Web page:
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Hodgkin’s Disease

 

l         Half of patients with Hodgkin’s have mediastinal lymph node enlargement visible on chest x-ray.

l         About 5-10% of patients may have mediastinal adenopathy without any other nodes involved

l         Clinically, over 90% of patients with Hodgkin’s have enlarged nodes, the disease behaving most benignly when restricted to the neck

l         Most have nodular sclerosing type

Imaging Findings

l         Parenchymal involvement occurs in 1/3 of patients with Hodgkin’s

o       Almost all have associated hilar or mediastinal adenopathy

o       Bronchovascular form (most common type of involvement)

§         Coarse reticulonodular pattern contiguous with mediastinum = direct extension from mediastinal nodes along lymphatics

§         Nodular parenchymal lesions

§         Miliary nodules

§         Endobronchial involvement

·         Lobar atelectasis secondary to endobronchial obstruction (rare)

§         Cavitation secondary to necrosis (rare)

o       Subpleural form

§         Circumscribed subpleural masses

§         Pleural effusion from lymphatic obstruction  (20-50%)

o       Pneumonic form

§         Diffuse nonsegmental infiltrate (pneumonic type)

§         Massive lobar infiltrates (30%)

§         Homogeneous confluent infiltrates with shaggy borders

·         Contain air bronchogram

o       Nodular form

§         Multiple nodules <1 cm in diameter

l         Extraparenchymal manifestations in the chest

l         Hilar adenopathy is usually bilateral but asymmetric

l         Anterior mediastinal nodes commonly involved

o       They may calcify after radiation therapy

l         Mediastinal and hilar lymphadenopathy

o       Most common manifestation

§         Present in 90-99%

§         Commonly multiple lymph node groups involved

o       Location

§         Anterior mediastinal and retrosternal nodes commonly involved (DDx: sarcoidosis)

§         Confined to anterior mediastinum in 40%

§         20% with mediastinal nodes have hilar lymphadenopathy also

§          Hilar lymph nodes involved bilaterally in 50%

 

 

Frontal and lateral radiograph of the chest shows mediastinal adenopathy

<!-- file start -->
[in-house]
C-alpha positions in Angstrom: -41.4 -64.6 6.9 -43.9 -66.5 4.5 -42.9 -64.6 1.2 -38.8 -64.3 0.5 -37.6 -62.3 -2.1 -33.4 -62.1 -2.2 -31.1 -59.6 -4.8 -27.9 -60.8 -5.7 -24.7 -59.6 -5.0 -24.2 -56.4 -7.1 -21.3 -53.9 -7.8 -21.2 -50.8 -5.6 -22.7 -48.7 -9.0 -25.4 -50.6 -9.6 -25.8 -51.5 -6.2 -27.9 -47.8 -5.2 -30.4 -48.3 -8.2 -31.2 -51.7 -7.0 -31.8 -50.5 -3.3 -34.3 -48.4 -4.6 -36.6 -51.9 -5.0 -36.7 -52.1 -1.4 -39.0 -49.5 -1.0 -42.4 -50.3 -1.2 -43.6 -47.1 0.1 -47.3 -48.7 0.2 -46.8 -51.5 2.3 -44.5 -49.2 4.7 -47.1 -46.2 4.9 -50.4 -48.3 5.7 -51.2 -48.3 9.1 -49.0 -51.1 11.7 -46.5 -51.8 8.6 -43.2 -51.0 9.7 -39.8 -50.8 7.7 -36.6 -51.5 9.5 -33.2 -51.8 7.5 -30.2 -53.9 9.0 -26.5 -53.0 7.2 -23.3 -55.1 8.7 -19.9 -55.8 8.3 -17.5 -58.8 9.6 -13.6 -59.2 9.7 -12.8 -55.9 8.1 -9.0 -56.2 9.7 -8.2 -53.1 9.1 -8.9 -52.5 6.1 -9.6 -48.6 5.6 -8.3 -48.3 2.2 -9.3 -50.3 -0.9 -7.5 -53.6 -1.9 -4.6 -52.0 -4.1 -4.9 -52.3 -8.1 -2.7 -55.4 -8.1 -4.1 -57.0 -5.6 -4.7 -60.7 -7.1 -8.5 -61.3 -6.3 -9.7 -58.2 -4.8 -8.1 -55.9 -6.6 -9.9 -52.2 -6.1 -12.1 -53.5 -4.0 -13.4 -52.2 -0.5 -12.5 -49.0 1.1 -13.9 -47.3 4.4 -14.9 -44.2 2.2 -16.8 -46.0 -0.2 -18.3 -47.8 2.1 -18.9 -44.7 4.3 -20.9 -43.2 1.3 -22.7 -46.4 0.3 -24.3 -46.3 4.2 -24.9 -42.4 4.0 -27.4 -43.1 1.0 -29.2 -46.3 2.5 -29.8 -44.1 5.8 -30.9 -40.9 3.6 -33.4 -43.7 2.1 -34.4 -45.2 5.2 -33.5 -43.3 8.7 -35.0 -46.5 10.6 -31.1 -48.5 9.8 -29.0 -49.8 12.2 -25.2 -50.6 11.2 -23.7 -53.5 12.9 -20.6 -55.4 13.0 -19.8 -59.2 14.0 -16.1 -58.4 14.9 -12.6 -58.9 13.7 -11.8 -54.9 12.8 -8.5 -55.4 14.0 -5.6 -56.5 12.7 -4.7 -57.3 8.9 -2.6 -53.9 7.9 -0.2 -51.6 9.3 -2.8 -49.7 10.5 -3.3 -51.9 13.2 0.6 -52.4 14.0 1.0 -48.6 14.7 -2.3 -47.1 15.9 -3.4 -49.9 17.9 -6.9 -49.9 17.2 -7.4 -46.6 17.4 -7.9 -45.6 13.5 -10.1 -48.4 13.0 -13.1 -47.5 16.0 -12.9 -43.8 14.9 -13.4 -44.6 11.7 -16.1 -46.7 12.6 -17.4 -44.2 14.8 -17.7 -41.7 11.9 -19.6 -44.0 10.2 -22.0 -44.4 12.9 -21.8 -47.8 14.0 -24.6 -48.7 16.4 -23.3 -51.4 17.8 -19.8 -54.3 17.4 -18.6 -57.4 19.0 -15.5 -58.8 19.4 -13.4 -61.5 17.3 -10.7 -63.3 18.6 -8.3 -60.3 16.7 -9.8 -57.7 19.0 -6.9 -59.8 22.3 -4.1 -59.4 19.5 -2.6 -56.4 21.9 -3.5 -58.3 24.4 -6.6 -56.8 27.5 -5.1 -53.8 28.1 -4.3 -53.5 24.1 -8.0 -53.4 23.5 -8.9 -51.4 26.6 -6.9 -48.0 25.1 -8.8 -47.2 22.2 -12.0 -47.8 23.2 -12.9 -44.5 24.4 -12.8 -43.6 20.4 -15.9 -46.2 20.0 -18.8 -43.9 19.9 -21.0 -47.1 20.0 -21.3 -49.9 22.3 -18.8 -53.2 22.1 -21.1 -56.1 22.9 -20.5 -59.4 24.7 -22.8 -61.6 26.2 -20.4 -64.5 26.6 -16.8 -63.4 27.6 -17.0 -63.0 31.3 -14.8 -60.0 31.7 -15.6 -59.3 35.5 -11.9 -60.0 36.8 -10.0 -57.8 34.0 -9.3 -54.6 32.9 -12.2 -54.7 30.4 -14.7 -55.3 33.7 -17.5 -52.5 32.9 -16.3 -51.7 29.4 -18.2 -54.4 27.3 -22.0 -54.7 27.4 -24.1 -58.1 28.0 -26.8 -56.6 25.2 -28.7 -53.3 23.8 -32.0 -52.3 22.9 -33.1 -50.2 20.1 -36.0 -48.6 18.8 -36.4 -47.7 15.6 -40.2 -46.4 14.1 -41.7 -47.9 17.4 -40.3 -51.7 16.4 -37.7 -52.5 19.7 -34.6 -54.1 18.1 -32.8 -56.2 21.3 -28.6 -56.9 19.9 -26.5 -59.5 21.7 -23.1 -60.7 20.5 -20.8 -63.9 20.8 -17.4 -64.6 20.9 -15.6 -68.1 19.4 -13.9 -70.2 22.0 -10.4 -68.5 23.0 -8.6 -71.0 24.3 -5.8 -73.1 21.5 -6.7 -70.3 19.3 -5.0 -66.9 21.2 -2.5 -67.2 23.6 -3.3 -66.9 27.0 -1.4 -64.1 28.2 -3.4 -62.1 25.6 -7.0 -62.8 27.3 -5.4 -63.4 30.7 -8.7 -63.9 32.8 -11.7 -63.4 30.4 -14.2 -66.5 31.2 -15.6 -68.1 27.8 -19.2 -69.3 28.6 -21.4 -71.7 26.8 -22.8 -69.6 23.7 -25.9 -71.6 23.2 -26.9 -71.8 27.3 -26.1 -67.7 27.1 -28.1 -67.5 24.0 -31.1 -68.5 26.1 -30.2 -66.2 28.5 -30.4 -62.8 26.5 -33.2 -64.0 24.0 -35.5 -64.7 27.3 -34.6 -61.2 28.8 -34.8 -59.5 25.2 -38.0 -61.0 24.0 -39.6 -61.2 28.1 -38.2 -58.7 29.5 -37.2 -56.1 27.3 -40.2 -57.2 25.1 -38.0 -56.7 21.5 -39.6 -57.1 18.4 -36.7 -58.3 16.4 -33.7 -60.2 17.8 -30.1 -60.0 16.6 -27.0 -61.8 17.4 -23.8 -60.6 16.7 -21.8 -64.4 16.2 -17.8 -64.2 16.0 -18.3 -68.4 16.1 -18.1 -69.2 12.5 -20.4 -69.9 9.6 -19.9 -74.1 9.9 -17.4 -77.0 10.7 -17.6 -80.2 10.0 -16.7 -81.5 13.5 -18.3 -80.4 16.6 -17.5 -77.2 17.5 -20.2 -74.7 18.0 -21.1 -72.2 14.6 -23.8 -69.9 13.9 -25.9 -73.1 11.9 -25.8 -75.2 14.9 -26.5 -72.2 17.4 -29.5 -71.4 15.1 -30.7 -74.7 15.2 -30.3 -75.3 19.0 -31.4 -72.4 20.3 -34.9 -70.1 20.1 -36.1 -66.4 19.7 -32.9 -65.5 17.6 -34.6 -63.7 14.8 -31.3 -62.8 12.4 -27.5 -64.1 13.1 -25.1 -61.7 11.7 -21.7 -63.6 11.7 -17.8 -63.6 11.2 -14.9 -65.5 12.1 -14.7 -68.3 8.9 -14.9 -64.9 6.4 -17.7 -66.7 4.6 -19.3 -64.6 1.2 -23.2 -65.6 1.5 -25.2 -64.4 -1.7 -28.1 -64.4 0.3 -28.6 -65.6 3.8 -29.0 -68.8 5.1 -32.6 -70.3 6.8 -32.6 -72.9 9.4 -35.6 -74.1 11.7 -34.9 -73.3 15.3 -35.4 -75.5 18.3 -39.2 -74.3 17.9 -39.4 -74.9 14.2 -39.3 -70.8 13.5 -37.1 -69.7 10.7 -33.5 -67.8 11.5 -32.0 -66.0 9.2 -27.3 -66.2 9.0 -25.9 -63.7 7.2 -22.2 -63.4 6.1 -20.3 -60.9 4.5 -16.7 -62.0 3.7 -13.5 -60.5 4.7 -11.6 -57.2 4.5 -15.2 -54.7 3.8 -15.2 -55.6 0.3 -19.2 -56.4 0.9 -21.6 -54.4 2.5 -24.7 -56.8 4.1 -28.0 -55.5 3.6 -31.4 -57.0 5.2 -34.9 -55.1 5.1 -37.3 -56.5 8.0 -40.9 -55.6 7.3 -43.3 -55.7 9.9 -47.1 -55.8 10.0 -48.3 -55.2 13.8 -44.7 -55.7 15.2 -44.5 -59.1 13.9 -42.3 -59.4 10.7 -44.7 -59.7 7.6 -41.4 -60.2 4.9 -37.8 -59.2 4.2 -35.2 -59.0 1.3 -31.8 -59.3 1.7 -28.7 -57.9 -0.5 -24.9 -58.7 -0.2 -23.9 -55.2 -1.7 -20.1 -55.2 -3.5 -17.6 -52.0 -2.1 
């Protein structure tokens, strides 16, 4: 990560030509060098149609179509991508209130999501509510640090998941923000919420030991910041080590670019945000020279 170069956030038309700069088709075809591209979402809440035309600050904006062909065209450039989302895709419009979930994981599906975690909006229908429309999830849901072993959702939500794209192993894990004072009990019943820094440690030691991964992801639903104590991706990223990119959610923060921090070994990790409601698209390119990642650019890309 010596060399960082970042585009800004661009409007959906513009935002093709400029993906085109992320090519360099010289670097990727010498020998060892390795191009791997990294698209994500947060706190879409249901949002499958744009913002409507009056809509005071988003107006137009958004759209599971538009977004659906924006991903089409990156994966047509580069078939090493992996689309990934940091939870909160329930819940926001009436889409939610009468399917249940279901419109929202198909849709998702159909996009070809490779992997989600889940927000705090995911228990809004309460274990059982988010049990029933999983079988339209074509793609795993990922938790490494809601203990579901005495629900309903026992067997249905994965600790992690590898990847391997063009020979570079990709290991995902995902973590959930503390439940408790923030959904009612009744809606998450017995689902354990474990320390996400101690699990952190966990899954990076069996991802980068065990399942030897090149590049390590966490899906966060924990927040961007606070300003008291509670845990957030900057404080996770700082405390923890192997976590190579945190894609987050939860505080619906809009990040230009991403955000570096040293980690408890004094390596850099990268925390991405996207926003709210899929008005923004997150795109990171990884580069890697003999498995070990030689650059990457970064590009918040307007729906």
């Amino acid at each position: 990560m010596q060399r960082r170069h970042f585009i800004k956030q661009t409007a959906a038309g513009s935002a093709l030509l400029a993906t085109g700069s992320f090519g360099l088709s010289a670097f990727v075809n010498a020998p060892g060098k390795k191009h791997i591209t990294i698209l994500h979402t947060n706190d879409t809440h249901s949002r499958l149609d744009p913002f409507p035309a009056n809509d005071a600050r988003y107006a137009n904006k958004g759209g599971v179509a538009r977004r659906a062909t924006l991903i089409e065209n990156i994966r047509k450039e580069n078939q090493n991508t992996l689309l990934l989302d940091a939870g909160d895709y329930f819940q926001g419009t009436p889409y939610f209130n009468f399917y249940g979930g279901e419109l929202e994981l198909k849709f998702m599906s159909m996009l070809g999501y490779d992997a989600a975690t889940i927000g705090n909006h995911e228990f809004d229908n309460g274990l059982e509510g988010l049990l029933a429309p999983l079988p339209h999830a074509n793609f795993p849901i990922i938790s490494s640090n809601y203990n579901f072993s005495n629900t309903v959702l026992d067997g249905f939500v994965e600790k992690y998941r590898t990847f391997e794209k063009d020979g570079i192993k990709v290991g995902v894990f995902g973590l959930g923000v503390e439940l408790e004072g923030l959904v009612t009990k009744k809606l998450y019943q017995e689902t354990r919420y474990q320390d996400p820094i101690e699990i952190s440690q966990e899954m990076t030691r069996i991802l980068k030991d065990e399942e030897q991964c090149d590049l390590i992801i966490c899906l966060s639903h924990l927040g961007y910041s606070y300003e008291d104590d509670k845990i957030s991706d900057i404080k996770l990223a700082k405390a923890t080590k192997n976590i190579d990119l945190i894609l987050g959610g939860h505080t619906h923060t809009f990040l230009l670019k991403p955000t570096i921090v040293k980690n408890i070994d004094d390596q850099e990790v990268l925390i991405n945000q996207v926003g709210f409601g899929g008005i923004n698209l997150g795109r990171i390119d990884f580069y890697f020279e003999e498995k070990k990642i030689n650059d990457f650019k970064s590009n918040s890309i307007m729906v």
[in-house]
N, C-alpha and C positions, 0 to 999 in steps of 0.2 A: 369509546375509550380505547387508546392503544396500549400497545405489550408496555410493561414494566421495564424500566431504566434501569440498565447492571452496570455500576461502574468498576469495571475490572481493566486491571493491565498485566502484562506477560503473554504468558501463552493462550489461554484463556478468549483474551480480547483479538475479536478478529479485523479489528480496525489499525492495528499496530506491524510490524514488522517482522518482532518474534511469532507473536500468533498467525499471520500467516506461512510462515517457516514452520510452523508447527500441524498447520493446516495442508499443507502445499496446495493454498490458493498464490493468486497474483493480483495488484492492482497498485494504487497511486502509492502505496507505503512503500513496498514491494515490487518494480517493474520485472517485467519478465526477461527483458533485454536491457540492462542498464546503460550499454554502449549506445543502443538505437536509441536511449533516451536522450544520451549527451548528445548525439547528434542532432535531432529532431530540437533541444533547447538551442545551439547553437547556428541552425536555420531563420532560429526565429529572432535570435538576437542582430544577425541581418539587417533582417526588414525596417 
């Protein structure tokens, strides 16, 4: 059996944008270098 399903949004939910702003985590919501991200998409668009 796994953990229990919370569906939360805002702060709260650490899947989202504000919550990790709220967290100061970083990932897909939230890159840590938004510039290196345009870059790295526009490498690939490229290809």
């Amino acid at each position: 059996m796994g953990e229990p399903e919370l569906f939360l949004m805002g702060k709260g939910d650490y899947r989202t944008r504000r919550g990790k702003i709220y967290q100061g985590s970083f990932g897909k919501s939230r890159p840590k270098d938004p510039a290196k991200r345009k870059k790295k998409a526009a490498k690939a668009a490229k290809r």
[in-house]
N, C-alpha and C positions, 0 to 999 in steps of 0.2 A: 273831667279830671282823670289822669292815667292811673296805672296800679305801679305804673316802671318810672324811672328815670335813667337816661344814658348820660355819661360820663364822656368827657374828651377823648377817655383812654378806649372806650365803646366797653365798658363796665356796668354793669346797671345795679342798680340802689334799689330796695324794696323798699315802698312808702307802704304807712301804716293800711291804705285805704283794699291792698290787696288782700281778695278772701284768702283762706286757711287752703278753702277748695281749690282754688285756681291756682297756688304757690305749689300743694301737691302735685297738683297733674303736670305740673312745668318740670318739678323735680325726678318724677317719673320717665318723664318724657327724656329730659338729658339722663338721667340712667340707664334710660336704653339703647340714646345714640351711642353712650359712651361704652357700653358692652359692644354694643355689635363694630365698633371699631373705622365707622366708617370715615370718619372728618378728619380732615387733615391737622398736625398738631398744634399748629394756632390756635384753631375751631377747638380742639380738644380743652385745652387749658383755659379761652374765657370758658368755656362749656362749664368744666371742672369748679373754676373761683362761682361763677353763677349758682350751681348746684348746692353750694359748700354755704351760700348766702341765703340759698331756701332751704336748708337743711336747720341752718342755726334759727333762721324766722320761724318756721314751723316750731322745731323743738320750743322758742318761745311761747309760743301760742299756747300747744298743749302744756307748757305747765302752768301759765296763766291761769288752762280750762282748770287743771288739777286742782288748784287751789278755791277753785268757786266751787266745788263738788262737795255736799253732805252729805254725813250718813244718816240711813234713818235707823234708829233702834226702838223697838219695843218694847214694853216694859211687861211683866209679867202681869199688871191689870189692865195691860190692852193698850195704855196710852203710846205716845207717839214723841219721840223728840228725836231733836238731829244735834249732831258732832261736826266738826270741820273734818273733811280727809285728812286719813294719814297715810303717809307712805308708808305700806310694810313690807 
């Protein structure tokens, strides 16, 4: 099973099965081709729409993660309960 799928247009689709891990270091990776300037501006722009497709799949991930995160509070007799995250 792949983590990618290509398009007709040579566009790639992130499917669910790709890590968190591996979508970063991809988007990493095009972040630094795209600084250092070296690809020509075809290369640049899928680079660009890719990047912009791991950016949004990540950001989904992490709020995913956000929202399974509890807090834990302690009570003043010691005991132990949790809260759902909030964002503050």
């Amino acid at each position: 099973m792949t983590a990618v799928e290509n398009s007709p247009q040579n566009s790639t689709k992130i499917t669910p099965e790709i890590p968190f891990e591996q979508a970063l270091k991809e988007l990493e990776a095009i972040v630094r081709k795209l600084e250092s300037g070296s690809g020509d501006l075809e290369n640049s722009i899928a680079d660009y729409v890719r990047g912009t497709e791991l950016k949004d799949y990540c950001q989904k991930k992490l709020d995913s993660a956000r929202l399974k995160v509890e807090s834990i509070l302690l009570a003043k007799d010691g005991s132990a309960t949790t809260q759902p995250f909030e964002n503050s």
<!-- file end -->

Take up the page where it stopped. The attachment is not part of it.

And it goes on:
(red arrows) producing lobulated soft tissue masses

 

 

o       Spread from anterior mediastinum to

§         Pleura

§         Pericardium

§         Chest wall

o       On initial chest film adenopathy identified in 50%

§         Lymph nodes may calcify following radiation / chemotherapy

l         About 1/3 have pleural effusions

o       Effusion usually does not contain malignant cells

l         Atelectasis is very uncommon and almost always due to an endobronchial lesion

l         Prognostically, mediastinal node enlargement worsens prognosis but only minimally.

o       Diffuse lung involvement, on the other hand, carries a grave prognosis

l         Thoracic XRT portal is called a “mantel” because of its T shape to cover supraclavicular and mediastinal nodes

o       Lymphoma is radiosensitive – tumors frequently beginning to show reduction in size almost at once
 

Staging
 

l         Stage I is adenopathy limited to one lymph node bearing group

l         Stage II is adenopathy involving two or more non-contiguous groups on the same side of the diaphragm

l         Stage III is adenopathy involving lymph node groups on both sides of the diaphragm

l         Stage IV is extranodal involvement-such as lung or brain

l         “A” signifies absence of symptoms

l         “B” signifies   presence of fever, night sweats or pruritis

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